The Okavango Delta features an incredible maze of sparkling lagoons, overgrown islands, and meandering channels teeming with wildlife. Located in Botswana, it’s an ideal destination for ecotourism safari and one of the safest destinations in Africa. As a nation, Botswana has been promoting a high-cost, low-impact tourism industry. It has placed some policies to encourage eco-friendly accommodations while maximizing financial benefits to the local people and ensuring ecological sustainability in its tourism industry. The government continues to deliver policies that promote sustainability in the tourism industry, a major employer in rural Botswana.
Lying at the heart of the Kalahari Desert, the crystal-clear channels of Okavango Delta spread over the riverbanks and floating islands of the Kalahari. Cheetahs, leopards, lions, and African wild dogs have inhabited the Okavango Delta, along with large herds of buffalo and elephants. Meanwhile, hippos are hiding in the delta’s lagoons and deeper channels.
Spend your nights at the comfort of one of the eco-friendly safari lodges and sustainable camps within the Okavango Delta. Certified by the Botswana Ecotourism Certification System, which encourages responsible tourism, these lodges and camps are guaranteed eco-friendly.
Cape Town is South Africa’s second-largest city and an ideal destination for family holidays. However, the city can get quite expensive, so proper planning and determining the total cost of travel to Cape Town is highly recommended, especially for budget travelers.
Famous for its breathtaking landscapes, beautiful harbor, and vibrant neighborhoods, one of the most eco-friendly things to do in Cape Town is to explore its communities and support local businesses. In doing so, you’re helping to uplift the regional economy while gaining some insight into the local’s way of living. Check out the “Neighbourgoods Market”, which has fantastic local food and wine displays.
Your trip to Cape Town won’t be complete without a visit to the Table Mountain National Park, a beautiful national park home to more than 250 species of wildlife, including porcupines, baboons, tortoises, mongooses, snakes, and a rare endemic species of amphibians, the Table Mountain ghost frog. Table Mountain is also an ideal place for picnic and hiking. There are also beaches nearby where you can swim or enjoy a scenic walk.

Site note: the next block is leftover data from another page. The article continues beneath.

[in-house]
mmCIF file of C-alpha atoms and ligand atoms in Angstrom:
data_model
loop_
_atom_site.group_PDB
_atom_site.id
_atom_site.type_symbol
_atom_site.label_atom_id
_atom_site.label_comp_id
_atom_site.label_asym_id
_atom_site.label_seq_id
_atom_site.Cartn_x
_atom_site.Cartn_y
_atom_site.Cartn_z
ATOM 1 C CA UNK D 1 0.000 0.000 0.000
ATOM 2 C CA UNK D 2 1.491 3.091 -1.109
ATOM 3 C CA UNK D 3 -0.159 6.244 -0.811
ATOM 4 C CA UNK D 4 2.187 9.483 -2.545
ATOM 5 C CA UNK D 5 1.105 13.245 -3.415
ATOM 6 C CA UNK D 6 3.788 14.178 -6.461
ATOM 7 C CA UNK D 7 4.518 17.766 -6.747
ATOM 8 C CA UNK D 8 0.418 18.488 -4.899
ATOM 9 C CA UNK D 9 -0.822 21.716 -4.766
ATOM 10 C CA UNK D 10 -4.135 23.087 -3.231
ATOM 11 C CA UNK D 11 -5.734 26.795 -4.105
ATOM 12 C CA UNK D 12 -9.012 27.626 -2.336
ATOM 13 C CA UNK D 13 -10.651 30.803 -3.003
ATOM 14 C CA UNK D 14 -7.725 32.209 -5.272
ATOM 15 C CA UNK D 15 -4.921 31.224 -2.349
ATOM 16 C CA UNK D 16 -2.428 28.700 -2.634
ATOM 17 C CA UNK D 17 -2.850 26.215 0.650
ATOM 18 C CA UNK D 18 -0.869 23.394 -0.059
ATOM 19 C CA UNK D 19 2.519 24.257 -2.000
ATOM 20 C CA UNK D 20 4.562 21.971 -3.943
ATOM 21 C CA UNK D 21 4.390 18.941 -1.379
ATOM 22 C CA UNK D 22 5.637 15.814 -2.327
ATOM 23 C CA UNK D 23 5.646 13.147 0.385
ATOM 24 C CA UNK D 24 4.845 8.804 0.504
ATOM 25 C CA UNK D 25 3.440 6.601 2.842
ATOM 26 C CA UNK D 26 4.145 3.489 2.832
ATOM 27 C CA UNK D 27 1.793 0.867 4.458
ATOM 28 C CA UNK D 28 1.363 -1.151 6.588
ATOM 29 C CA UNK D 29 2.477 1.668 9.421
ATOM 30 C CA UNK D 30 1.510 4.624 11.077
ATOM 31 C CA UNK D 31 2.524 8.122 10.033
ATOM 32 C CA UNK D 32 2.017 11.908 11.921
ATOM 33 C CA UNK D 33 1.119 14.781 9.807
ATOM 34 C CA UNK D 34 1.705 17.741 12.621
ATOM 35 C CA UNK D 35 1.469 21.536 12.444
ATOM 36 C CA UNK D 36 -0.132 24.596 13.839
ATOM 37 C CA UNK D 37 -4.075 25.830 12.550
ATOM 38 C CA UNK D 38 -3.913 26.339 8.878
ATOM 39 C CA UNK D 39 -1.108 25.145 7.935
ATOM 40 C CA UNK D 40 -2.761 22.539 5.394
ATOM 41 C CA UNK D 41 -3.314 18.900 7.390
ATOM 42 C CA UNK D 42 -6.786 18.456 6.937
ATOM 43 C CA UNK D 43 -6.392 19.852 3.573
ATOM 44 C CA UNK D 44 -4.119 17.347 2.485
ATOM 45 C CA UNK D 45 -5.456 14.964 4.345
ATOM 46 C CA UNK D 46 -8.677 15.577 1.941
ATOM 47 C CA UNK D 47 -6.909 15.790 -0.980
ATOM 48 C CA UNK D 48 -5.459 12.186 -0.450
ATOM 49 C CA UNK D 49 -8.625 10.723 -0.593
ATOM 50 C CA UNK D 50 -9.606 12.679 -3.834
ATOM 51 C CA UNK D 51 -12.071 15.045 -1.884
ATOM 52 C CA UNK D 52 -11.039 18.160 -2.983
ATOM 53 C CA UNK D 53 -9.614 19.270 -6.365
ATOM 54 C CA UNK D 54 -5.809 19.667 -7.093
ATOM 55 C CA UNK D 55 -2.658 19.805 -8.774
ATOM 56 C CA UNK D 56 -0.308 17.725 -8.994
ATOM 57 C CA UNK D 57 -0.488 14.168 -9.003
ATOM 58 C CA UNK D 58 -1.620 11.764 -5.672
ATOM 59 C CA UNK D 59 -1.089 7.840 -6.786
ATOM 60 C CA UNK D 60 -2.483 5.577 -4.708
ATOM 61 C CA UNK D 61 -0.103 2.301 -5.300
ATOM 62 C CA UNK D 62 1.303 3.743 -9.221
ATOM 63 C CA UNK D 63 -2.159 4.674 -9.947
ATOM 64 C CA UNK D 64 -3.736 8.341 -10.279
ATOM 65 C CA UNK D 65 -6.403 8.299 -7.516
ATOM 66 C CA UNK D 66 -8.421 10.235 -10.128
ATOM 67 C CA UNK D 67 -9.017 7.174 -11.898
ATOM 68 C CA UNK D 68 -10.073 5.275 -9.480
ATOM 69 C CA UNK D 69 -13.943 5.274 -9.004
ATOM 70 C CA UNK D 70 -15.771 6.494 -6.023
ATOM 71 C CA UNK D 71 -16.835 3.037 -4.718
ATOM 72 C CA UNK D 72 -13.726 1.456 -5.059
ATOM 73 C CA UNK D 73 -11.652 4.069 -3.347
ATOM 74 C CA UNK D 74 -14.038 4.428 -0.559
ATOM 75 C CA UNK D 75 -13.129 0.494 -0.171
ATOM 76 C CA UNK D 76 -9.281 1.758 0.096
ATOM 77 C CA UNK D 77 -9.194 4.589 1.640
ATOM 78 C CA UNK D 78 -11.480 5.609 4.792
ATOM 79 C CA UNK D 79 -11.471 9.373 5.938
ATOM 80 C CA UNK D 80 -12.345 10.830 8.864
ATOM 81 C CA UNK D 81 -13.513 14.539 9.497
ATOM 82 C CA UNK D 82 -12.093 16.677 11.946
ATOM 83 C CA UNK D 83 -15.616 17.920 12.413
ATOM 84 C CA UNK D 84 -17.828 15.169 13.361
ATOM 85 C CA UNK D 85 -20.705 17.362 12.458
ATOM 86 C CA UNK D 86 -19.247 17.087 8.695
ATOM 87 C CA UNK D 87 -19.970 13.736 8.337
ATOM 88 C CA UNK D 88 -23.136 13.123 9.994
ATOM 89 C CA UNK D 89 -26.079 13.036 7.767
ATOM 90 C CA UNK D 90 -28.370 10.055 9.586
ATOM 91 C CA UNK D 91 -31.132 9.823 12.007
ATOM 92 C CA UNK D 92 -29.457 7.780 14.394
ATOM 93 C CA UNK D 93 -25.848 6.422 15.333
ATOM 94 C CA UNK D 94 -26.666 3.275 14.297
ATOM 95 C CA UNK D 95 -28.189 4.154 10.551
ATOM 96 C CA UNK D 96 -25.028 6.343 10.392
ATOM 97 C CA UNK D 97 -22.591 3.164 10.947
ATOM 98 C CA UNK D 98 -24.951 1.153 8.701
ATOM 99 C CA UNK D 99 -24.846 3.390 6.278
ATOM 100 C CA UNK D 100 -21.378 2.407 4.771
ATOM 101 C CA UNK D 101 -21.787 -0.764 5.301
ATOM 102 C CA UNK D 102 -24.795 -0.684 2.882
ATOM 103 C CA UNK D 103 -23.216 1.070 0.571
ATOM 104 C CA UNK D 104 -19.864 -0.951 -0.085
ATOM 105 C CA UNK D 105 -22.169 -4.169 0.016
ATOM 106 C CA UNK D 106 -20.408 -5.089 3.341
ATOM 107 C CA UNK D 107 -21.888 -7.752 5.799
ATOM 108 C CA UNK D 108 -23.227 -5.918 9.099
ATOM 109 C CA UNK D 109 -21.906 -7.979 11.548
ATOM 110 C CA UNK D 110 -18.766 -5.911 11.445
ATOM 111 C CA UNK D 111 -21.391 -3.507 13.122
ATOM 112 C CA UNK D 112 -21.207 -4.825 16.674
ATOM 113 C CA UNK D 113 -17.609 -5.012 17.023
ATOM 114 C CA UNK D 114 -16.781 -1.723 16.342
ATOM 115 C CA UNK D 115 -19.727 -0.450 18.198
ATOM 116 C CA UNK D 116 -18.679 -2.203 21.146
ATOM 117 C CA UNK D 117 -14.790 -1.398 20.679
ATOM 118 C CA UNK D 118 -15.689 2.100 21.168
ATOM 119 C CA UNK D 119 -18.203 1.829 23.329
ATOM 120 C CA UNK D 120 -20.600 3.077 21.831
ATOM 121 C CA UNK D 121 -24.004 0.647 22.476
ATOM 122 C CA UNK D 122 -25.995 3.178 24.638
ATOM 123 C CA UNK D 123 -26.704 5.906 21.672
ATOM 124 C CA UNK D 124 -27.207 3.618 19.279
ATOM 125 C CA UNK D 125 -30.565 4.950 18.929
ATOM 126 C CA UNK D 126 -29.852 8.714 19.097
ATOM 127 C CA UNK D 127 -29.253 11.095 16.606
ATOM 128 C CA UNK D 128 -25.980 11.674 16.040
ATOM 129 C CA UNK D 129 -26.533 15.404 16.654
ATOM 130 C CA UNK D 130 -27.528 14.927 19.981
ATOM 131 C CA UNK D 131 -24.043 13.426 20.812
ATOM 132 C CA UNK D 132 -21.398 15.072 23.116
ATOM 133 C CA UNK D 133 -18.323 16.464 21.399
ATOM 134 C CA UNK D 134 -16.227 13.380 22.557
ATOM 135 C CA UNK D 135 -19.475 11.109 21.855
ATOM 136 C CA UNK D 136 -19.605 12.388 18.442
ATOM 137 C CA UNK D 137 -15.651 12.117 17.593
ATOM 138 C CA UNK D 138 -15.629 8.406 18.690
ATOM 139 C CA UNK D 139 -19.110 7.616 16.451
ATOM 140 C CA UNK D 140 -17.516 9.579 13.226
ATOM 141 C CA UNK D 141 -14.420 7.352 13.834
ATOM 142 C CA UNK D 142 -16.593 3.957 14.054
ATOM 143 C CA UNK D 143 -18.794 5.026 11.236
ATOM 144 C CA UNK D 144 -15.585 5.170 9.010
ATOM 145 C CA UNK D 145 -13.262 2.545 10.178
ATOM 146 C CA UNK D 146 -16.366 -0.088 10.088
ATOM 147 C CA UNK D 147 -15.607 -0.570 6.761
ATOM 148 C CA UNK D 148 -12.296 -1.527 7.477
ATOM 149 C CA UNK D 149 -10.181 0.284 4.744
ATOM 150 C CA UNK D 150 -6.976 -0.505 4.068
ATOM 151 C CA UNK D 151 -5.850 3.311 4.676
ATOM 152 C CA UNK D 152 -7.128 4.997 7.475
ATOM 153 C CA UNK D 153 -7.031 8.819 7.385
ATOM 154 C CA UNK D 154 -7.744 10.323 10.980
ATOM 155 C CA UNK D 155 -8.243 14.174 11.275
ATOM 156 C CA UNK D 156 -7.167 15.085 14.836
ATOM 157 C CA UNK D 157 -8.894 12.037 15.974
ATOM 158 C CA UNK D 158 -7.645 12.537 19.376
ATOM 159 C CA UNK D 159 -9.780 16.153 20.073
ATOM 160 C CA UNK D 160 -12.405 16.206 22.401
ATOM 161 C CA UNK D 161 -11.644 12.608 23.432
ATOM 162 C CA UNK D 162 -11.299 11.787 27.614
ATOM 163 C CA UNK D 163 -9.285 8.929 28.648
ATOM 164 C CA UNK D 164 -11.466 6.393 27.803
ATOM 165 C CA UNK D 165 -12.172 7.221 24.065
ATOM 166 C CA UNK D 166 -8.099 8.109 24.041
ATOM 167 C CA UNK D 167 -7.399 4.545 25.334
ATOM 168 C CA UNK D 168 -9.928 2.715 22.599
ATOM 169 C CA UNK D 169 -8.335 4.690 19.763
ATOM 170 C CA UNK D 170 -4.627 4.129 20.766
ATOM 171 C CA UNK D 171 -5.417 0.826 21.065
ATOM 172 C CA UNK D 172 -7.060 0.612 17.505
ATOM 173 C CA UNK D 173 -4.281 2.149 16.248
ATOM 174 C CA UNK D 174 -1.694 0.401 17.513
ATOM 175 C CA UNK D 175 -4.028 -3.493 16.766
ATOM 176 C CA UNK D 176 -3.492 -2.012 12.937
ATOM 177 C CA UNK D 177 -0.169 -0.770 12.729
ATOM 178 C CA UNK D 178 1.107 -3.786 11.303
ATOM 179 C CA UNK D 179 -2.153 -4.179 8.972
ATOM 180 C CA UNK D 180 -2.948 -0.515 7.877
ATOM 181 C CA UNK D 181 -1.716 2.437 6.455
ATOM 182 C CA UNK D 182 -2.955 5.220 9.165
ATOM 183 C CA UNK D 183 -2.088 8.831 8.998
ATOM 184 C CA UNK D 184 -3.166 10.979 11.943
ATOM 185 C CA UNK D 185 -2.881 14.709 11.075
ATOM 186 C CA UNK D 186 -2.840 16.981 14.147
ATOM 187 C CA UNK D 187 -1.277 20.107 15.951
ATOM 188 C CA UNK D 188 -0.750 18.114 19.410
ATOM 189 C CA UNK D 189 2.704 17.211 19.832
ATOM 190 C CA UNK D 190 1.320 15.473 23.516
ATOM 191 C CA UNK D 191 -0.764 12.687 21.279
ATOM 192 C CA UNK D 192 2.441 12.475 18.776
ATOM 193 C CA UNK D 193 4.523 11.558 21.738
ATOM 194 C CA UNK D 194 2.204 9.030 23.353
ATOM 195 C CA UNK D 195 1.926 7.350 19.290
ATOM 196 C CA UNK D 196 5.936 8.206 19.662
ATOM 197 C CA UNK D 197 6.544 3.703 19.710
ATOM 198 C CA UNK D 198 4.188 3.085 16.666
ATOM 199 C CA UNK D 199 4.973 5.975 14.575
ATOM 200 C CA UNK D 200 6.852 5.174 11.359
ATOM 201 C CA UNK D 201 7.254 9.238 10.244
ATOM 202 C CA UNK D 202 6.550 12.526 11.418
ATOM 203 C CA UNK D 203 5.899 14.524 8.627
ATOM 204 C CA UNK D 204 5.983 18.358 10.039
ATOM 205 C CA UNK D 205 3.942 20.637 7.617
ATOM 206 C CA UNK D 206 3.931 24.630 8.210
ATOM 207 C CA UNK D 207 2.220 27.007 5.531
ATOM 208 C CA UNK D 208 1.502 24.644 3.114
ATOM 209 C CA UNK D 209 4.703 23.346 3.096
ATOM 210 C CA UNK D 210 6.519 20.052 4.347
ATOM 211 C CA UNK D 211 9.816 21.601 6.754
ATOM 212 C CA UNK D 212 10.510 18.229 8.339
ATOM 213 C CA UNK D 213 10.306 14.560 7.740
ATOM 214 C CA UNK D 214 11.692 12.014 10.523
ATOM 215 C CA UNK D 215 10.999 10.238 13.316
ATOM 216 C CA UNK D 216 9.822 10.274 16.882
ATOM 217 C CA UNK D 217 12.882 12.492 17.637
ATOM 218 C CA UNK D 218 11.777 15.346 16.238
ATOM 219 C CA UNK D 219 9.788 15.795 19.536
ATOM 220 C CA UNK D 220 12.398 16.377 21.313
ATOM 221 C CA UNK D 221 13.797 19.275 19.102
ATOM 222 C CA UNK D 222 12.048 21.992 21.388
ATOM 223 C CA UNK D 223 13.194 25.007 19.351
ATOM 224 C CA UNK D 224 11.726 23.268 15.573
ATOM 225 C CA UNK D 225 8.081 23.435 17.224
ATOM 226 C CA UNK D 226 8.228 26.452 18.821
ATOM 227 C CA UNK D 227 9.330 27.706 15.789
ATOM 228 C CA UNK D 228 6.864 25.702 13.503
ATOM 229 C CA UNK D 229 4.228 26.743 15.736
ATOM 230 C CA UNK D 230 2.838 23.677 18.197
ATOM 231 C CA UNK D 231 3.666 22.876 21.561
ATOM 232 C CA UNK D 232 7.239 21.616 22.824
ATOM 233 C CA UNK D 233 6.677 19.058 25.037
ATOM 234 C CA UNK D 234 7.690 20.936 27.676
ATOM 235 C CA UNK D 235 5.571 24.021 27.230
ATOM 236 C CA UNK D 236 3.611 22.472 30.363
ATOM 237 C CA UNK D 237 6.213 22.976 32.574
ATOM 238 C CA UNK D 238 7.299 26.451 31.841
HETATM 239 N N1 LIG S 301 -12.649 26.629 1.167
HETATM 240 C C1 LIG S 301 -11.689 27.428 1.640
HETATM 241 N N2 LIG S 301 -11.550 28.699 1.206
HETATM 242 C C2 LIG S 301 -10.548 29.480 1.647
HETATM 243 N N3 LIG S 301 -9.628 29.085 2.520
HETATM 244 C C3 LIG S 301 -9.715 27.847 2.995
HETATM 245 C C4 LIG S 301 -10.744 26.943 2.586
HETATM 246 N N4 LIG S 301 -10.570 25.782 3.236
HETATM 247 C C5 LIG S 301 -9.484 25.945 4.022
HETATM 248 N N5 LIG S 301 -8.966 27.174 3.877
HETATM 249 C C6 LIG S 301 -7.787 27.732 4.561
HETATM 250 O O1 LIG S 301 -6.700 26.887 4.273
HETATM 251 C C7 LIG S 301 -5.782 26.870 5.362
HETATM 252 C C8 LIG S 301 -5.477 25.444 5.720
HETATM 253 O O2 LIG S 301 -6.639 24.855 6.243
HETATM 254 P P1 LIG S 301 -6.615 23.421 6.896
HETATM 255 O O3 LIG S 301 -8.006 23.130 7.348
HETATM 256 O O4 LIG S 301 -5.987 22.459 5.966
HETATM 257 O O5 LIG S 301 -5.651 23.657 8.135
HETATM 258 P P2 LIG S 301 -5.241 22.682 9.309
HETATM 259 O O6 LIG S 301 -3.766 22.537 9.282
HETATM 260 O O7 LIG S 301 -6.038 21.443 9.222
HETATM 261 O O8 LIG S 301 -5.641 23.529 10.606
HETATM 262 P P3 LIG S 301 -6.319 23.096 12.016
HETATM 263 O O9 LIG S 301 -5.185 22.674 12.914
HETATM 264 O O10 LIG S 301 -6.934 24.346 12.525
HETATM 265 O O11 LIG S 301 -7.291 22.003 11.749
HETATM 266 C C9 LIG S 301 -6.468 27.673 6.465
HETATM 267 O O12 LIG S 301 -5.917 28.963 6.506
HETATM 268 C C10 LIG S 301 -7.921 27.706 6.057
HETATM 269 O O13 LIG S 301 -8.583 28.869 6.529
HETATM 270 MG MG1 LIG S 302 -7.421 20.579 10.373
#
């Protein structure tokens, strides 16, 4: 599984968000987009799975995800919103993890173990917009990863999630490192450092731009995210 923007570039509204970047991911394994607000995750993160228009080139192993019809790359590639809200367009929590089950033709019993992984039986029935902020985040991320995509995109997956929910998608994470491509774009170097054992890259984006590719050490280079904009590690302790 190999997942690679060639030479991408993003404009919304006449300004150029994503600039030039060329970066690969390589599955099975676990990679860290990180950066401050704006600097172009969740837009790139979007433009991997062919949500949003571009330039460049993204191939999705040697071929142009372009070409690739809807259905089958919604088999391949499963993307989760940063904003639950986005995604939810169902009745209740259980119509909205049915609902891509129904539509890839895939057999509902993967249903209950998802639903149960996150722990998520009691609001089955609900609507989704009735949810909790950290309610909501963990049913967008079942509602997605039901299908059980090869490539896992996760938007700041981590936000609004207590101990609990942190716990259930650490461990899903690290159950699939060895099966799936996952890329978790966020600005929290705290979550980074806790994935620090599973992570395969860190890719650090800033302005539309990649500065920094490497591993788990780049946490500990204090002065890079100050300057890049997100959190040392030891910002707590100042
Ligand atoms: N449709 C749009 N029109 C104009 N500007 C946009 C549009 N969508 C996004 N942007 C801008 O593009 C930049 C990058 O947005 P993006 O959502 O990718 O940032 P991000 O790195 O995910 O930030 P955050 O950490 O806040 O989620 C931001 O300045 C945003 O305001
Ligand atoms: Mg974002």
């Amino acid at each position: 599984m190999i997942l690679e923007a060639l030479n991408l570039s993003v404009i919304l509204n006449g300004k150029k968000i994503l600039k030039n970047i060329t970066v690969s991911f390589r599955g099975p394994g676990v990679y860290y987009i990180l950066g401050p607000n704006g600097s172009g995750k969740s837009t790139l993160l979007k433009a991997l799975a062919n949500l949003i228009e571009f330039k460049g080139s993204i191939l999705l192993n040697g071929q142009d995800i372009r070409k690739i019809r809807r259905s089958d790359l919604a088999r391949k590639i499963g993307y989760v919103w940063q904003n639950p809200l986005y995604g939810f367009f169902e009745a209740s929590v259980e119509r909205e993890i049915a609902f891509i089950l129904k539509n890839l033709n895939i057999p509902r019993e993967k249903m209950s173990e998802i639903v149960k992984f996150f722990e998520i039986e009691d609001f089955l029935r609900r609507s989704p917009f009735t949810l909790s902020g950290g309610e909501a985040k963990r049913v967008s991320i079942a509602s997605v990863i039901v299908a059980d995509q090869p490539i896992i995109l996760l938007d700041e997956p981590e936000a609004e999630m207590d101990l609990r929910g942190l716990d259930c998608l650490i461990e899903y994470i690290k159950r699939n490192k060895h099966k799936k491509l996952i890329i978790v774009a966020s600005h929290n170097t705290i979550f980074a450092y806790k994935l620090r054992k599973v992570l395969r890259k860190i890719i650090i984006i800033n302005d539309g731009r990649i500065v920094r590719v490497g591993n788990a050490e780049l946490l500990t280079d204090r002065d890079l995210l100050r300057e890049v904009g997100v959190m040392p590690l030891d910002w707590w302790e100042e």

Each year, thousands of mountain climbers from around the world would head to Tanzania to conquer Mount Kilimanjaro. As the tallest mountain in Africa, Mount Kilimanjaro entices nature lovers with its spectacular landscape views, unique animal species, and lush vegetation.
For mountaineers who prefer an ecotourism experience in Mount Kilimanjaro, the Lemosho trail comes highly recommended. Lemosho is a favored route for climbers due to its low traffic, scenic views, and high summit success rate. The other trails suitable for ecotourism trekking in Mount Kilimanjaro are the Northern circuit and the Rongai route Mawenzi Saddle.
Kilimanjaro National Park is one of the well-maintained and cleanest mountains in the world. There are park rangers who take great care in ensuring that no one leaves any trash behind. The rangers will weigh the bags of everyone entering and leaving the park and fine those whose bags have become too light after the hike. Moreover, there’s a limit of seven trails in the mountain with no roads. There are also outhouses in each route to keep wastes off the trail. So, even if thousands of people trek Mount Kilimanjaro every year, the trails remain pristine.